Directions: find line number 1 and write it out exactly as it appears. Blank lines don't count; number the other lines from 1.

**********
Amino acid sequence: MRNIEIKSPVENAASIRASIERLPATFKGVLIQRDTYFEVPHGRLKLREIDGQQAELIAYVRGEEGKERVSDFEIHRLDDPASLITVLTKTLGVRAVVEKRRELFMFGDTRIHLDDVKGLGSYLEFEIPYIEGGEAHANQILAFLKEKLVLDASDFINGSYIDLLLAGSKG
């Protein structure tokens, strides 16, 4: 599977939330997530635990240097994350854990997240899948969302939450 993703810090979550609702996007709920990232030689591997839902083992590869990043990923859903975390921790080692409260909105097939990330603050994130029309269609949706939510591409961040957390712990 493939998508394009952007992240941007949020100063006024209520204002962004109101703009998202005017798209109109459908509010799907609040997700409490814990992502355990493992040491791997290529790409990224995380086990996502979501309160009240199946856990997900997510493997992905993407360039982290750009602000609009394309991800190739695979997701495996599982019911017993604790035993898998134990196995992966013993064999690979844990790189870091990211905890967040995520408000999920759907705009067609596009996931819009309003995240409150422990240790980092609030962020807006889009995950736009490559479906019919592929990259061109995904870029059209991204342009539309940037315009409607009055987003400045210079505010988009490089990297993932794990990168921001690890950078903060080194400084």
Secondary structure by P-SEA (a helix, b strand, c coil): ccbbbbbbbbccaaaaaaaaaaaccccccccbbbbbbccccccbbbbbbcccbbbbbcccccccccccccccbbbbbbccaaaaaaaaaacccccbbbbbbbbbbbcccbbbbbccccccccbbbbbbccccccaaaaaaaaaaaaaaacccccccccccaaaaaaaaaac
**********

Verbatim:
Amino acid sequence: MRNIEIKSPVENAASIRASIERLPATFKGVLIQRDTYFEVPHGRLKLREIDGQQAELIAYVRGEEGKERVSDFEIHRLDDPASLITVLTKTLGVRAVVEKRRELFMFGDTRIHLDDVKGLGSYLEFEIPYIEGGEAHANQILAFLKEKLVLDASDFINGSYIDLLLAGSKG